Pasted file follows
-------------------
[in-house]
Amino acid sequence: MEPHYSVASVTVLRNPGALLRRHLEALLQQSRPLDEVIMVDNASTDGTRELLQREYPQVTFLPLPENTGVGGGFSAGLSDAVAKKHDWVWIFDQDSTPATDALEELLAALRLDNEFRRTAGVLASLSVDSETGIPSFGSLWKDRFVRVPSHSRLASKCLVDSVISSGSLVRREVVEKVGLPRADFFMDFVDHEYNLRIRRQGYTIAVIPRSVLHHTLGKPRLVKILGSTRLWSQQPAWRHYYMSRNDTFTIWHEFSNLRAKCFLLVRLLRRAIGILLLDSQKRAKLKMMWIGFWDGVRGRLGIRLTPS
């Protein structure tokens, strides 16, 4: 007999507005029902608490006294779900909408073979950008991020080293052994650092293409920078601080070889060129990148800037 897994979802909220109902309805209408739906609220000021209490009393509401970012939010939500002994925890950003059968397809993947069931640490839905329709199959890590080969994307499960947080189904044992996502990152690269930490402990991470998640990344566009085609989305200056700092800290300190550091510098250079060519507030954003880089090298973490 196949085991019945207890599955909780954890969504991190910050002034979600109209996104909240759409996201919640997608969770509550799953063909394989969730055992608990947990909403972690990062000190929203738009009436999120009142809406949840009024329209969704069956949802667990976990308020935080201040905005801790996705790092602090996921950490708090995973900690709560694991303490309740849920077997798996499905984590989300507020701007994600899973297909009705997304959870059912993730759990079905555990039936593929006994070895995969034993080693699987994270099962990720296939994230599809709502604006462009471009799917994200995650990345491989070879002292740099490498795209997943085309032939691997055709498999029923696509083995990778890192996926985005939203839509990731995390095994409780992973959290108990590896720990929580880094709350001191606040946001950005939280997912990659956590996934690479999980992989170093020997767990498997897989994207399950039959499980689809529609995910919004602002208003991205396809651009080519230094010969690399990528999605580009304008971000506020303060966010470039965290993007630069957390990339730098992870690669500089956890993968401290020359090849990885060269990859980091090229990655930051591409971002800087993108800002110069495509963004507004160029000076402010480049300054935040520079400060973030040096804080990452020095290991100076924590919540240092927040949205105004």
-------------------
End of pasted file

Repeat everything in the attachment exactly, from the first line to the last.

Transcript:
[in-house]
Amino acid sequence: MEPHYSVASVTVLRNPGALLRRHLEALLQQSRPLDEVIMVDNASTDGTRELLQREYPQVTFLPLPENTGVGGGFSAGLSDAVAKKHDWVWIFDQDSTPATDALEELLAALRLDNEFRRTAGVLASLSVDSETGIPSFGSLWKDRFVRVPSHSRLASKCLVDSVISSGSLVRREVVEKVGLPRADFFMDFVDHEYNLRIRRQGYTIAVIPRSVLHHTLGKPRLVKILGSTRLWSQQPAWRHYYMSRNDTFTIWHEFSNLRAKCFLLVRLLRRAIGILLLDSQKRAKLKMMWIGFWDGVRGRLGIRLTPS
């Protein structure tokens, strides 16, 4: 007999507005029902608490006294779900909408073979950008991020080293052994650092293409920078601080070889060129990148800037 897994979802909220109902309805209408739906609220000021209490009393509401970012939010939500002994925890950003059968397809993947069931640490839905329709199959890590080969994307499960947080189904044992996502990152690269930490402990991470998640990344566009085609989305200056700092800290300190550091510098250079060519507030954003880089090298973490 196949085991019945207890599955909780954890969504991190910050002034979600109209996104909240759409996201919640997608969770509550799953063909394989969730055992608990947990909403972690990062000190929203738009009436999120009142809406949840009024329209969704069956949802667990976990308020935080201040905005801790996705790092602090996921950490708090995973900690709560694991303490309740849920077997798996499905984590989300507020701007994600899973297909009705997304959870059912993730759990079905555990039936593929006994070895995969034993080693699987994270099962990720296939994230599809709502604006462009471009799917994200995650990345491989070879002292740099490498795209997943085309032939691997055709498999029923696509083995990778890192996926985005939203839509990731995390095994409780992973959290108990590896720990929580880094709350001191606040946001950005939280997912990659956590996934690479999980992989170093020997767990498997897989994207399950039959499980689809529609995910919004602002208003991205396809651009080519230094010969690399990528999605580009304008971000506020303060966010470039965290993007630069957390990339730098992870690669500089956890993968401290020359090849990885060269990859980091090229990655930051591409971002800087993108800002110069495509963004507004160029000076402010480049300054935040520079400060973030040096804080990452020095290991100076924590919540240092927040949205105004």